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I think the point of the HIN transom number is so it is difficult to hide because it should be easy to find. They always put them in the same place so officials will know where to look for them. If they look in the expected place and don't see anything they should immediately become suspicious that the number has been removed (or perhaps modified).

 

You already have a problem because the number won't be in the expected place (because your boat doesn't have the expected place due to its design).

 

I think they want it to be engraved so it can still be read even if it is painted over. The epoxy window is too easily painted over I think. A Dremel with a router accessory and a custom template? You have to do this at least twice.

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Reality is that HIN's are very easy to change, many manufacturers just rivet them on before the boat leaves the factory, the fact is Fiberglass is so easy to repair.......

Just ensure that it is within the required distance from the shear (had to recall some boats once where it was too far down......)

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"Now what are we going to do with the cutouts? There must be some clever use we can come up with for them."

 

 

That oval looks about the right size for a drinks tray. Give it to a student as a minor project. Timber trim, a veneer on the top, and 3 recesses cut into the surface, one for the bottle of your choice, and then a tumbler either side. Should work out quite nicely...

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"Now what are we going to do with the cutouts? There must be some clever use we can come up with for them."

 

Do you mean the base for the commemorative plaques you are going to give to the build team?

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Make plaques for the 5 most important members of the team. Re-trim, finish off with the boat's paint scheme.

 

or...

 

Make Moon-Eyes out of them and mount on the bow.

 

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Make plaques for the 5 most important members of the team. Re-trim, finish off with the boat's paint scheme.

 

or...

 

Make Moon-Eyes out of them and mount on the bow.

 

attachicon.gifmoon eyes.png

Wow, the five most important members of the team? Not possible, there are more than five.....way more than five.

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Make plaques for the 5 most important members of the team. Re-trim, finish off with the boat's paint scheme.

 

or...

 

Make Moon-Eyes out of them and mount on the bow.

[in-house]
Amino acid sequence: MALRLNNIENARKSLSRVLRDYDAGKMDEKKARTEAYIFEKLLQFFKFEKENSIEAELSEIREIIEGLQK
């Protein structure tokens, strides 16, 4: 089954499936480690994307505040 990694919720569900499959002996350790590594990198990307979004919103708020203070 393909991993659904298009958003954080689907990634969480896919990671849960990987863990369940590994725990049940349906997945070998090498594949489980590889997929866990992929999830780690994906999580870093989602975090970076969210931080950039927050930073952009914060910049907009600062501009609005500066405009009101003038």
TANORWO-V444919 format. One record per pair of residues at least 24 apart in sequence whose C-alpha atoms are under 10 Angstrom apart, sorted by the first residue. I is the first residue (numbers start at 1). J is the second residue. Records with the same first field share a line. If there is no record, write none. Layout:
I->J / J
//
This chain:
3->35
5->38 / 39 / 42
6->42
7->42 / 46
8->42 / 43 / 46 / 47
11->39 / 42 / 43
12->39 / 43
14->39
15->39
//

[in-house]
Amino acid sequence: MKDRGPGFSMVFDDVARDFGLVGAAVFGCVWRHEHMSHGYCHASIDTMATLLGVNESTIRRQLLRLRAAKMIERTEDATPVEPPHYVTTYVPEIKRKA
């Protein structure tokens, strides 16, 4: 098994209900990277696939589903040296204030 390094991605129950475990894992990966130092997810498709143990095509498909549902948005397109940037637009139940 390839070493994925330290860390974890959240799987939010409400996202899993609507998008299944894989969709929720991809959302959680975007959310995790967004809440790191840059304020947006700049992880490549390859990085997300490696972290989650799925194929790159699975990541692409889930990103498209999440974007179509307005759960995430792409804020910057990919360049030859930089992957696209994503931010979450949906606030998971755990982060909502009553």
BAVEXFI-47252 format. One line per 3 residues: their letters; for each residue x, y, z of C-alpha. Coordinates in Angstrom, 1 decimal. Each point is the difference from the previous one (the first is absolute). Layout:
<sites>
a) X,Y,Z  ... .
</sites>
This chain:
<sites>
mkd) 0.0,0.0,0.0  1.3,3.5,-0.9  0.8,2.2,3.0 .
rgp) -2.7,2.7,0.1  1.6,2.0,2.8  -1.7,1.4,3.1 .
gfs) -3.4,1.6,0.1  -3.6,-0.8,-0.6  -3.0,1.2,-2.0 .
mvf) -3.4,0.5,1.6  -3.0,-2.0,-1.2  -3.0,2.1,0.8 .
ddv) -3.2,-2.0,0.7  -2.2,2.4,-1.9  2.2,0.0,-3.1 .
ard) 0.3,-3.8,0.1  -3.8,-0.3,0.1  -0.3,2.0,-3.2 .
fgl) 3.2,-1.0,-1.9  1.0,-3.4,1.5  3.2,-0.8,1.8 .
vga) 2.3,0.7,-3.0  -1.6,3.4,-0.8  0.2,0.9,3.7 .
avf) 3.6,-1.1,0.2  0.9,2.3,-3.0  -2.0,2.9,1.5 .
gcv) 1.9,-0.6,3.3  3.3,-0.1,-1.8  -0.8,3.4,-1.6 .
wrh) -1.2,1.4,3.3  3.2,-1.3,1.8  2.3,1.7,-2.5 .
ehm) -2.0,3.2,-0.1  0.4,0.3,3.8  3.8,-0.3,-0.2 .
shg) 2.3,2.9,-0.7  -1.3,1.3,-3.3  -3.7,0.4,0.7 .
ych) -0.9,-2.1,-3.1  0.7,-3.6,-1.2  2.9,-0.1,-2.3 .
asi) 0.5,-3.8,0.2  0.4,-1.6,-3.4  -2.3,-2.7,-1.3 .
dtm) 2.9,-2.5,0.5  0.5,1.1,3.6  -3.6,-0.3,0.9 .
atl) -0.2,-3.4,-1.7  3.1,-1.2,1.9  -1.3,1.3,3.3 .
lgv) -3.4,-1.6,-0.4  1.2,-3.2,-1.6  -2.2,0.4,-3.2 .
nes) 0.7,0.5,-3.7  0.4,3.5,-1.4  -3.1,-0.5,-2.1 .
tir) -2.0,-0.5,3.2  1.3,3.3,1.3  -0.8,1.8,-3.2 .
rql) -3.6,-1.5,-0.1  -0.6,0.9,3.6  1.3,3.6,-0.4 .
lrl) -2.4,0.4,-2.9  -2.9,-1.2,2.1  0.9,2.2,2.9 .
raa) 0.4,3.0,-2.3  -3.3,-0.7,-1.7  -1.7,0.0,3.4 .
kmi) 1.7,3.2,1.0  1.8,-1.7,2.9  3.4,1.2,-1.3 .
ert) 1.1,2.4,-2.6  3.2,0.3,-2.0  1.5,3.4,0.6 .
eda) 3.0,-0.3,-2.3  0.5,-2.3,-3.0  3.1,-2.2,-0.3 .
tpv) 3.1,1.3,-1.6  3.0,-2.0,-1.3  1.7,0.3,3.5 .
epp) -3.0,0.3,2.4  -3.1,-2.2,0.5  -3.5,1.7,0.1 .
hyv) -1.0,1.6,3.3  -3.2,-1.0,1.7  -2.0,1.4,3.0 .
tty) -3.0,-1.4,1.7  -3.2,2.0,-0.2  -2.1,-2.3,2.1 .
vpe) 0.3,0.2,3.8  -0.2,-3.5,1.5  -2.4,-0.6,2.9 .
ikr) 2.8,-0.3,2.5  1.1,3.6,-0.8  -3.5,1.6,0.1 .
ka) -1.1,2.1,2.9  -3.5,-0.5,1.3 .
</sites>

attachicon.gifmoon eyes.png

Wow, the five most important members of the team? Not possible, there are more than five.....way more than five.

Looks like you gotta cut more holes...

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Looks like you gotta cut more holes...

 

Which brings us back to the previous discussion of how many portlights. Do 3 more per side and maybe it won't be a cave down there.

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Yeah, and a bunch below the sheerline too, so short people can see out.

 

Maybe a transparent glass insert in the bottom...

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Yeah, and a bunch below the sheerline too, so short people can see out.

 

Maybe a transparent glass insert in the bottom...

There ya go....

Halogen lights in the keel too, so you can see where yer goin'.

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Yeah, and a bunch below the sheerline too, so short people can see out.

 

Maybe a transparent glass insert in the bottom...

There ya go....

Halogen lights in the keel too, so you can see where yer goin'.

And a headlight in the forward bottom edge for that dangerous spade rudder. And an extra depth transducer. Coz Bob won't put in a skeg.

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Could ya hang a disco ball from the spreaders too?

Yeah! It could double as the radar reflector!

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It would dazzle and confuse any pirates too....Just point your 10 million candlepower spot at it.

(you do have a couple of those, dontcha?)

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It would dazzle and confuse any pirates too....Just point your 10 million candlepower spot at it.

(you do have a couple of those, dontcha?)

Or a laser. :)

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Don't the frikking laser beams go on the pet sharks?

Or a 1400mw hand held unit that goes in my hand. :ph34r: